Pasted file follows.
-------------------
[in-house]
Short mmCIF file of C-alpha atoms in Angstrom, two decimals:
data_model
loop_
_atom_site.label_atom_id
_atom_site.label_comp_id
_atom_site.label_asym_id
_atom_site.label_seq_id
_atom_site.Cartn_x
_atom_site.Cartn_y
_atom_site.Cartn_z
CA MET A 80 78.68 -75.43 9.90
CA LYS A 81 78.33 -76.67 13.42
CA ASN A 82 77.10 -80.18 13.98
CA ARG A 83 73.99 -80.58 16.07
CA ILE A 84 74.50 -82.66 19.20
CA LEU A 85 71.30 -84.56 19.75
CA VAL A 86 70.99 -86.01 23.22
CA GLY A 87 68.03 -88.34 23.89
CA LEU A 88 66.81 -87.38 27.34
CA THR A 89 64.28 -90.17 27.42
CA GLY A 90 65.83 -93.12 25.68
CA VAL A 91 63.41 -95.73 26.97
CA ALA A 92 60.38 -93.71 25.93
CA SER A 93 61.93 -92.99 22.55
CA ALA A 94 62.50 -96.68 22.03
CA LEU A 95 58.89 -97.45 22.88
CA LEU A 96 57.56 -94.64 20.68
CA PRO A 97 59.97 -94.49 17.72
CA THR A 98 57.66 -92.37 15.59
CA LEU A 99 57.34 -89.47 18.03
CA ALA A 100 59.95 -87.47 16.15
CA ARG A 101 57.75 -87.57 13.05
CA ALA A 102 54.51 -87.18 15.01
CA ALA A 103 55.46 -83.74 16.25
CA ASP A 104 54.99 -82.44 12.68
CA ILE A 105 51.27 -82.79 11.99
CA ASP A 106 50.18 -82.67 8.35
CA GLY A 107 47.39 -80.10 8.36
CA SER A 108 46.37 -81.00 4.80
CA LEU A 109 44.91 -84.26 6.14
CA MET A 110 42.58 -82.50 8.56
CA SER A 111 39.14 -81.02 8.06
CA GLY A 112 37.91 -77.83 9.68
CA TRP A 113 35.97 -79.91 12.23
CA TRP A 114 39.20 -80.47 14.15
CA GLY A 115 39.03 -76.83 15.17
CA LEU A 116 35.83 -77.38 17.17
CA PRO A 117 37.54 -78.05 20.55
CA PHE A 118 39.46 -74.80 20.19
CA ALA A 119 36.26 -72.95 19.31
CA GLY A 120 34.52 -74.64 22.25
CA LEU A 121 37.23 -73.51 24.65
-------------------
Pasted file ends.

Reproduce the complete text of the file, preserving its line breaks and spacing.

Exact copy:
[in-house]
Short mmCIF file of C-alpha atoms in Angstrom, two decimals:
data_model
loop_
_atom_site.label_atom_id
_atom_site.label_comp_id
_atom_site.label_asym_id
_atom_site.label_seq_id
_atom_site.Cartn_x
_atom_site.Cartn_y
_atom_site.Cartn_z
CA MET A 80 78.68 -75.43 9.90
CA LYS A 81 78.33 -76.67 13.42
CA ASN A 82 77.10 -80.18 13.98
CA ARG A 83 73.99 -80.58 16.07
CA ILE A 84 74.50 -82.66 19.20
CA LEU A 85 71.30 -84.56 19.75
CA VAL A 86 70.99 -86.01 23.22
CA GLY A 87 68.03 -88.34 23.89
CA LEU A 88 66.81 -87.38 27.34
CA THR A 89 64.28 -90.17 27.42
CA GLY A 90 65.83 -93.12 25.68
CA VAL A 91 63.41 -95.73 26.97
CA ALA A 92 60.38 -93.71 25.93
CA SER A 93 61.93 -92.99 22.55
CA ALA A 94 62.50 -96.68 22.03
CA LEU A 95 58.89 -97.45 22.88
CA LEU A 96 57.56 -94.64 20.68
CA PRO A 97 59.97 -94.49 17.72
CA THR A 98 57.66 -92.37 15.59
CA LEU A 99 57.34 -89.47 18.03
CA ALA A 100 59.95 -87.47 16.15
CA ARG A 101 57.75 -87.57 13.05
CA ALA A 102 54.51 -87.18 15.01
CA ALA A 103 55.46 -83.74 16.25
CA ASP A 104 54.99 -82.44 12.68
CA ILE A 105 51.27 -82.79 11.99
CA ASP A 106 50.18 -82.67 8.35
CA GLY A 107 47.39 -80.10 8.36
CA SER A 108 46.37 -81.00 4.80
CA LEU A 109 44.91 -84.26 6.14
CA MET A 110 42.58 -82.50 8.56
CA SER A 111 39.14 -81.02 8.06
CA GLY A 112 37.91 -77.83 9.68
CA TRP A 113 35.97 -79.91 12.23
CA TRP A 114 39.20 -80.47 14.15
CA GLY A 115 39.03 -76.83 15.17
CA LEU A 116 35.83 -77.38 17.17
CA PRO A 117 37.54 -78.05 20.55
CA PHE A 118 39.46 -74.80 20.19
CA ALA A 119 36.26 -72.95 19.31
CA GLY A 120 34.52 -74.64 22.25
CA LEU A 121 37.23 -73.51 24.65